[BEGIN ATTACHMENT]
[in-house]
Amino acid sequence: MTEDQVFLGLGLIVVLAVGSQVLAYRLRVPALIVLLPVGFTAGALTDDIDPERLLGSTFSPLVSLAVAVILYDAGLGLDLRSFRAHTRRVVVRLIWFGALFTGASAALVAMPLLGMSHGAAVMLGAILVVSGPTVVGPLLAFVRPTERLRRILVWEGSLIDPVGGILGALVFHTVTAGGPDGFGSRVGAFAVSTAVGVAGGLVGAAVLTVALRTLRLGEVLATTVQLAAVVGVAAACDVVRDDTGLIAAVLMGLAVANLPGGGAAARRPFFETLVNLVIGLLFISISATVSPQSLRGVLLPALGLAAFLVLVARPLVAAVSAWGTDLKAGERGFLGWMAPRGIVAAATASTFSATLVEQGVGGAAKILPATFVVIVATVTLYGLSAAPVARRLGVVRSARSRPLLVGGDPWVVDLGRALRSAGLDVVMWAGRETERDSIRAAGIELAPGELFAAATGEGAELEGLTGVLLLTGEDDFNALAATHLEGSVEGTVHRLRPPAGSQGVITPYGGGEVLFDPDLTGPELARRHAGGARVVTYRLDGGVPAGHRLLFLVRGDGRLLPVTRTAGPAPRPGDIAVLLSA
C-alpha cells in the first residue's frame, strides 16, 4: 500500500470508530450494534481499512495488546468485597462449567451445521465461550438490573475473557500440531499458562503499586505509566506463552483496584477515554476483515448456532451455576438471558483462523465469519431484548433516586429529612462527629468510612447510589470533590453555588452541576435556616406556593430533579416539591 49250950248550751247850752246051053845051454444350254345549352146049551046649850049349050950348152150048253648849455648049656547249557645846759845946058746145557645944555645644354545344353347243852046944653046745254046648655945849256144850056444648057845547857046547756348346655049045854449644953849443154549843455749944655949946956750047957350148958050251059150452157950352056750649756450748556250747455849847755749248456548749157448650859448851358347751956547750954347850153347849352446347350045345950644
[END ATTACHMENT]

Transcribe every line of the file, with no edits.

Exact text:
[in-house]
Amino acid sequence: MTEDQVFLGLGLIVVLAVGSQVLAYRLRVPALIVLLPVGFTAGALTDDIDPERLLGSTFSPLVSLAVAVILYDAGLGLDLRSFRAHTRRVVVRLIWFGALFTGASAALVAMPLLGMSHGAAVMLGAILVVSGPTVVGPLLAFVRPTERLRRILVWEGSLIDPVGGILGALVFHTVTAGGPDGFGSRVGAFAVSTAVGVAGGLVGAAVLTVALRTLRLGEVLATTVQLAAVVGVAAACDVVRDDTGLIAAVLMGLAVANLPGGGAAARRPFFETLVNLVIGLLFISISATVSPQSLRGVLLPALGLAAFLVLVARPLVAAVSAWGTDLKAGERGFLGWMAPRGIVAAATASTFSATLVEQGVGGAAKILPATFVVIVATVTLYGLSAAPVARRLGVVRSARSRPLLVGGDPWVVDLGRALRSAGLDVVMWAGRETERDSIRAAGIELAPGELFAAATGEGAELEGLTGVLLLTGEDDFNALAATHLEGSVEGTVHRLRPPAGSQGVITPYGGGEVLFDPDLTGPELARRHAGGARVVTYRLDGGVPAGHRLLFLVRGDGRLLPVTRTAGPAPRPGDIAVLLSA
C-alpha cells in the first residue's frame, strides 16, 4: 500500500470508530450494534481499512495488546468485597462449567451445521465461550438490573475473557500440531499458562503499586505509566506463552483496584477515554476483515448456532451455576438471558483462523465469519431484548433516586429529612462527629468510612447510589470533590453555588452541576435556616406556593430533579416539591 49250950248550751247850752246051053845051454444350254345549352146049551046649850049349050950348152150048253648849455648049656547249557645846759845946058746145557645944555645644354545344353347243852046944653046745254046648655945849256144850056444648057845547857046547756348346655049045854449644953849443154549843455749944655949946956750047957350148958050251059150452157950352056750649756450748556250747455849847755749248456548749157448650859448851358347751956547750954347850153347849352446347350045345950644